Ben

    Essential reading for anyone making music today

  6. 5 out of 5

    Ken Reisman

    An ambitious survey of electronic music from early 20th century to the present that has fundamentally challenged and broadened how I think of composition.

  7. 5 out of 5

    Mills College Library

    786.713 R6286 2015

  8. 4 out of 5

    Mirko

  9. 5 out of 5

    William Parry

  10. 4 out of 5

    Nick Norton

  11. 5 out of 5

    Jorn van Dijk

  12. 4 out of 5

    Jacob A Kart

  13. 4 out of 5

    Zach

  14. 5 out of 5

    Naburo Wataya

  15. 5 out of 5

    Ichiro Suzuki

  16. 5 out of 5

    Peter Scartabello

  17. 5 out of 5

    Alexander Kb

  18. 5 out of 5

    David

  19. 5 out of 5

    Oleg Shpudeiko

  20. 4 out of 5

    Ashley Pegram

  21. 5 out of 5

    Patrick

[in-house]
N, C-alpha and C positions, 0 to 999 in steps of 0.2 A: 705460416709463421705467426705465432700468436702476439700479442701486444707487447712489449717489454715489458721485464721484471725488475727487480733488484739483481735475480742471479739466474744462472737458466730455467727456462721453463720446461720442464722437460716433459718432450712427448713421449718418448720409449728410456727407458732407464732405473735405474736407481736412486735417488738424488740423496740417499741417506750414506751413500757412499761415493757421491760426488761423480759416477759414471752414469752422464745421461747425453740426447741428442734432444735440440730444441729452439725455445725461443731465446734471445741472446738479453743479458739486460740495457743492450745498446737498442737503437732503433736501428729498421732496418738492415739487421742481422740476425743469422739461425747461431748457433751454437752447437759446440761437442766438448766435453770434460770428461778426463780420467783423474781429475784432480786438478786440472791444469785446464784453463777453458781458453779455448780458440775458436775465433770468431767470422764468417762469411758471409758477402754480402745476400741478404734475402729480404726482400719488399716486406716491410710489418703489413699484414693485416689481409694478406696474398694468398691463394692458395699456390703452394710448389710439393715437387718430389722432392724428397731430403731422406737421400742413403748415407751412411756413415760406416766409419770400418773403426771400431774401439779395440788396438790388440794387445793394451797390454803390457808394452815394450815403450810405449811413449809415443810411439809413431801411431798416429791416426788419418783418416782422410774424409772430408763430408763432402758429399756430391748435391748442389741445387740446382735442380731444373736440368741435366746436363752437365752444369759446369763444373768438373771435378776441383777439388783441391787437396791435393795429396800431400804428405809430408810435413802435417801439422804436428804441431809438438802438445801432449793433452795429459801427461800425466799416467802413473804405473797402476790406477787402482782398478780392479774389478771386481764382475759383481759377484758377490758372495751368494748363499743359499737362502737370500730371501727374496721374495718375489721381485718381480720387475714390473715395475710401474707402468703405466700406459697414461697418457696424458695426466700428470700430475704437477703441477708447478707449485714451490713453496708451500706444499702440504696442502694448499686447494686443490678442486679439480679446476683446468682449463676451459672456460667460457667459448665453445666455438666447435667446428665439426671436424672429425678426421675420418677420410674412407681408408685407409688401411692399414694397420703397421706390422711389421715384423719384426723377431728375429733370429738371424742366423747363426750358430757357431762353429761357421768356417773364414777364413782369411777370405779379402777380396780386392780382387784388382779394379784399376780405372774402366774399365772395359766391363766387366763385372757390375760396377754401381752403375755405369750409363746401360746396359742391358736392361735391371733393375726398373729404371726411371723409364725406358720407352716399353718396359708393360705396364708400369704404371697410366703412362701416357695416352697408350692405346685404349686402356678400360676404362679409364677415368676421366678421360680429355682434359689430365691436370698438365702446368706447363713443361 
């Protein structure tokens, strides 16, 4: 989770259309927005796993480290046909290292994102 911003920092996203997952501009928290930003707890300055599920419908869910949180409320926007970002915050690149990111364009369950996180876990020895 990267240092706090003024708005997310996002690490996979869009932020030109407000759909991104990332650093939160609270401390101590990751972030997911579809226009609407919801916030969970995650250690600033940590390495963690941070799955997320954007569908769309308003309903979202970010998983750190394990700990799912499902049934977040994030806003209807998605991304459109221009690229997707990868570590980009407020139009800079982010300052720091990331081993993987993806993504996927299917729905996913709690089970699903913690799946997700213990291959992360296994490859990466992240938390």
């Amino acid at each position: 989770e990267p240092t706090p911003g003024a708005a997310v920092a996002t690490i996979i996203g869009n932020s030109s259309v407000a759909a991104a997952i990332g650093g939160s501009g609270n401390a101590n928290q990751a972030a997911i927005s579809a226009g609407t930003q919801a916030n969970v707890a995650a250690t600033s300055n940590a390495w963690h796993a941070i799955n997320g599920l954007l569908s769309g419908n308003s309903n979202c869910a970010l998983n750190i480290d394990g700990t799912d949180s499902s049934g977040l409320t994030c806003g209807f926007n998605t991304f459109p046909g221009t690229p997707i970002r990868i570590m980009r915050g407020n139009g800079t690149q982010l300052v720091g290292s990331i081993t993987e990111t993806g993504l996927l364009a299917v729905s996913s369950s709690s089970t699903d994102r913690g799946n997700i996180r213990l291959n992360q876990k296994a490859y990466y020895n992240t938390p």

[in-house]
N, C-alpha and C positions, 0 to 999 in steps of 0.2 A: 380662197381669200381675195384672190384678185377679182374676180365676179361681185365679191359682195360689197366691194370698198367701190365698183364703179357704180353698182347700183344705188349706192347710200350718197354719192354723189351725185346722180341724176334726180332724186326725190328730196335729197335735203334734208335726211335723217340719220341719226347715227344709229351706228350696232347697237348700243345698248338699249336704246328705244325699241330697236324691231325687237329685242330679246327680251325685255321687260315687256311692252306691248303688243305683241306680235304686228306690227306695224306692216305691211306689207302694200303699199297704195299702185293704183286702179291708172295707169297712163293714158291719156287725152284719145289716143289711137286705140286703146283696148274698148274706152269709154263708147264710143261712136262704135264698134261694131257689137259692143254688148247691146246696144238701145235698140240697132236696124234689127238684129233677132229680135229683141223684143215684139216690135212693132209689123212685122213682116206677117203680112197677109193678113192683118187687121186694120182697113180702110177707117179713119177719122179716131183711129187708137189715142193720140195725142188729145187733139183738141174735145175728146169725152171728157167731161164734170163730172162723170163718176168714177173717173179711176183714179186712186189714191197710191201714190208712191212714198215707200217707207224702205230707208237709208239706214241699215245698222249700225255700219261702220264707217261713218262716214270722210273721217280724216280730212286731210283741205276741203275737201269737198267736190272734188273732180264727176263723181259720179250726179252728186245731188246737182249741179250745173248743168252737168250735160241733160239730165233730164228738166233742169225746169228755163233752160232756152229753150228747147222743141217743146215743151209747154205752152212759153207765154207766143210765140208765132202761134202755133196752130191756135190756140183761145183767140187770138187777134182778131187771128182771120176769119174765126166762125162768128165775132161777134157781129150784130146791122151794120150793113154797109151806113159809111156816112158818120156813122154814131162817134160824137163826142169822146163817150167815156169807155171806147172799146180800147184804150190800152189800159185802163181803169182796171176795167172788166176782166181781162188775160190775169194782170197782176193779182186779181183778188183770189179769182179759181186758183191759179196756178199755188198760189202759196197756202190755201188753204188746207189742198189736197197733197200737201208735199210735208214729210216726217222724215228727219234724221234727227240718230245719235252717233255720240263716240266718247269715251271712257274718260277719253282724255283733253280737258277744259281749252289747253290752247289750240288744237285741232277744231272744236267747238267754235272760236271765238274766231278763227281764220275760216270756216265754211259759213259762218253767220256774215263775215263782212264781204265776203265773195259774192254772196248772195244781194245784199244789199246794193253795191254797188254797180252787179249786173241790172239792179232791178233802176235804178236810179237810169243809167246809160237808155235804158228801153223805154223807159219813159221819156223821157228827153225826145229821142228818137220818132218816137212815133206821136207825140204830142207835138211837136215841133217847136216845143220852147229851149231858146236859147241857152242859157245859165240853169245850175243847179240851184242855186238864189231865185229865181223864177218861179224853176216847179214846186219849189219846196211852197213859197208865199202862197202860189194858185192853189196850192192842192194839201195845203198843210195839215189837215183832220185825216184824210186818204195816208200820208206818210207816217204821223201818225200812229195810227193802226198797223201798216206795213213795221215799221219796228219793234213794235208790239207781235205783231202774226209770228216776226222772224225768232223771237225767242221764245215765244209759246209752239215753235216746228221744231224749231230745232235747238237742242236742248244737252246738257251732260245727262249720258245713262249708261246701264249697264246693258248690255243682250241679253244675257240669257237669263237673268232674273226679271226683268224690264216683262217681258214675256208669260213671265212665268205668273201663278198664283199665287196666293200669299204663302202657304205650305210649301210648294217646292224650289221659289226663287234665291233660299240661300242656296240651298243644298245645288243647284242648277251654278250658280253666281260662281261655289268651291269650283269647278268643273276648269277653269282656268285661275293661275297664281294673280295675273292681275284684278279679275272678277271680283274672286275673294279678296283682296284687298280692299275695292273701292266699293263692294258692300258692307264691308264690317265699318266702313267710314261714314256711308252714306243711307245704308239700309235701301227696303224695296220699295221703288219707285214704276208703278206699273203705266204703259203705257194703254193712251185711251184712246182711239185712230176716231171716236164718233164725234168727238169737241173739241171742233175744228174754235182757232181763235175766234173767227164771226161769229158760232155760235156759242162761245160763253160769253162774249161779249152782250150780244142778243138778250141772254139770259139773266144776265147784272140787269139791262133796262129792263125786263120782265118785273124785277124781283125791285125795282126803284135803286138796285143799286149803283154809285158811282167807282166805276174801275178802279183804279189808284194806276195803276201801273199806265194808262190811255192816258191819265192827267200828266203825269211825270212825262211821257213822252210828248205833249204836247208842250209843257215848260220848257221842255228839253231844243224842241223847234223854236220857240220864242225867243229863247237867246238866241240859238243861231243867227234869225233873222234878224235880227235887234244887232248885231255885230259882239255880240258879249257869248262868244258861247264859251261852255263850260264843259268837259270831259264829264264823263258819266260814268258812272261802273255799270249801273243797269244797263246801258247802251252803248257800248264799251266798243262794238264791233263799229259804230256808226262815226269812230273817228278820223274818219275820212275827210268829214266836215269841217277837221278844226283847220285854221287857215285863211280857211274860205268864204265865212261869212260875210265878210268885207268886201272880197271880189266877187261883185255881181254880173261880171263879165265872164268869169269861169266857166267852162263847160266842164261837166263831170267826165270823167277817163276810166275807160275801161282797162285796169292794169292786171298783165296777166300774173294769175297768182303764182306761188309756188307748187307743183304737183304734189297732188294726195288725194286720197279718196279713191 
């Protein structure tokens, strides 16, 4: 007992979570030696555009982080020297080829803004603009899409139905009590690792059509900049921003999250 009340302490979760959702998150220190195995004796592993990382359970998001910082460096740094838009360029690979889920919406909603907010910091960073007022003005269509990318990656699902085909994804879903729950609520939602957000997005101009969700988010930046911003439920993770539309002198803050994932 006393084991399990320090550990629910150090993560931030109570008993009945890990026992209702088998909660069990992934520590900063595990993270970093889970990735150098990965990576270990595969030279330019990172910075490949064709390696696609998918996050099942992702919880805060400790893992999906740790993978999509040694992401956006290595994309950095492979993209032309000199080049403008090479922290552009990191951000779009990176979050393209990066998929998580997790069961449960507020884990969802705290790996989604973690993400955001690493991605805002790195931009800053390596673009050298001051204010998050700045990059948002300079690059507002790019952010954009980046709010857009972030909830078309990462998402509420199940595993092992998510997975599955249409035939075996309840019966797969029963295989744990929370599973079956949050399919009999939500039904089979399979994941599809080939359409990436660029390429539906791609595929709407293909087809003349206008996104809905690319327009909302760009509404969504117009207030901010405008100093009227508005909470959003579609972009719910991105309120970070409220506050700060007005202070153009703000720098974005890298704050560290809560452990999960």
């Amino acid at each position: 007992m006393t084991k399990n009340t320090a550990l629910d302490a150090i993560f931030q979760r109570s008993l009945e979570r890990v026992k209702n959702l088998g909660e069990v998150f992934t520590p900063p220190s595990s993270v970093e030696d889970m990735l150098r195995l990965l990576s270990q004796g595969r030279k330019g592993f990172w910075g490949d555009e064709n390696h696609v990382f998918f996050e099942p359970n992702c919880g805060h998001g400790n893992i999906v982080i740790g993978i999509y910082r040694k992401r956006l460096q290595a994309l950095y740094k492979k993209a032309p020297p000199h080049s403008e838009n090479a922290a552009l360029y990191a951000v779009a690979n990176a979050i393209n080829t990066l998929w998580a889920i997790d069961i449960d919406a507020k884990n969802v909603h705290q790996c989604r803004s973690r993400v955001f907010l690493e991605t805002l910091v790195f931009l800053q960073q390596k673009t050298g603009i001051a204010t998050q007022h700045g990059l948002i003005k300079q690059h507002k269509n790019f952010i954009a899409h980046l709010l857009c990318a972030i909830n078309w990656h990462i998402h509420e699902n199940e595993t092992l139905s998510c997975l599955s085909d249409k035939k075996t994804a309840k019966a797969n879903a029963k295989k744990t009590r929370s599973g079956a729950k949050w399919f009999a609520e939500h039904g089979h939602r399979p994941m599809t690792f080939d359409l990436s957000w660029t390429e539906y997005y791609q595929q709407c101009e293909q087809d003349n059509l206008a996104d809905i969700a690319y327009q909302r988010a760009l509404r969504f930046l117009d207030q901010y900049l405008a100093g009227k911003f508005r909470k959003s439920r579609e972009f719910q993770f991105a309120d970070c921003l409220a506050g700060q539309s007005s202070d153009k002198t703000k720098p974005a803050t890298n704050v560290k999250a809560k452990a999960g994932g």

22. 5 out of 5

    Inge Engelsvold

  23. 4 out of 5

    Jord

  24. 4 out of 5

    Juan

  25. 5 out of 5

    Eric Eleazer

  26. 5 out of 5

    Walker

  27. 4 out of 5

    Marek Krushkhov

  28. 5 out of 5

    neer rosin

  29. 5 out of 5

    Evan Strauss

  30. 4 out of 5

    Faust

Add a review

Your email address will not be published. Required fields are marked *

Loading...
We use cookies to give you the best online experience. By using our website you agree to our use of cookies in accordance with our cookie policy.